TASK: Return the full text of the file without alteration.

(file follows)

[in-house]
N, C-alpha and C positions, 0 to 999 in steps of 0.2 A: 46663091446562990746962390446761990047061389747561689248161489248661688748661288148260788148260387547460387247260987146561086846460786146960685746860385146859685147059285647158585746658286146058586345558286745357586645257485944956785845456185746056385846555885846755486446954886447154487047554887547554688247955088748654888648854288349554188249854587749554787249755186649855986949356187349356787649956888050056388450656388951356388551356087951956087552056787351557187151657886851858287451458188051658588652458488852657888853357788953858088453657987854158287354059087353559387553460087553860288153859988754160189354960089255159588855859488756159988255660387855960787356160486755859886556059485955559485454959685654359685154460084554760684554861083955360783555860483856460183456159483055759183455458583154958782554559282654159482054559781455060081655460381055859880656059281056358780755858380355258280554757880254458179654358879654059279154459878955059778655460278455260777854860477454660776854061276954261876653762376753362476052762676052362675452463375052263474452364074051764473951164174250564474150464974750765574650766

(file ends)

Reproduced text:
[in-house]
N, C-alpha and C positions, 0 to 999 in steps of 0.2 A: 46663091446562990746962390446761990047061389747561689248161489248661688748661288148260788148260387547460387247260987146561086846460786146960685746860385146859685147059285647158585746658286146058586345558286745357586645257485944956785845456185746056385846555885846755486446954886447154487047554887547554688247955088748654888648854288349554188249854587749554787249755186649855986949356187349356787649956888050056388450656388951356388551356087951956087552056787351557187151657886851858287451458188051658588652458488852657888853357788953858088453657987854158287354059087353559387553460087553860288153859988754160189354960089255159588855859488756159988255660387855960787356160486755859886556059485955559485454959685654359685154460084554760684554861083955360783555860483856460183456159483055759183455458583154958782554559282654159482054559781455060081655460381055859880656059281056358780755858380355258280554757880254458179654358879654059279154459878955059778655460278455260777854860477454660776854061276954261876653762376753362476052762676052362675452463375052263474452364074051764473951164174250564474150464974750765574650766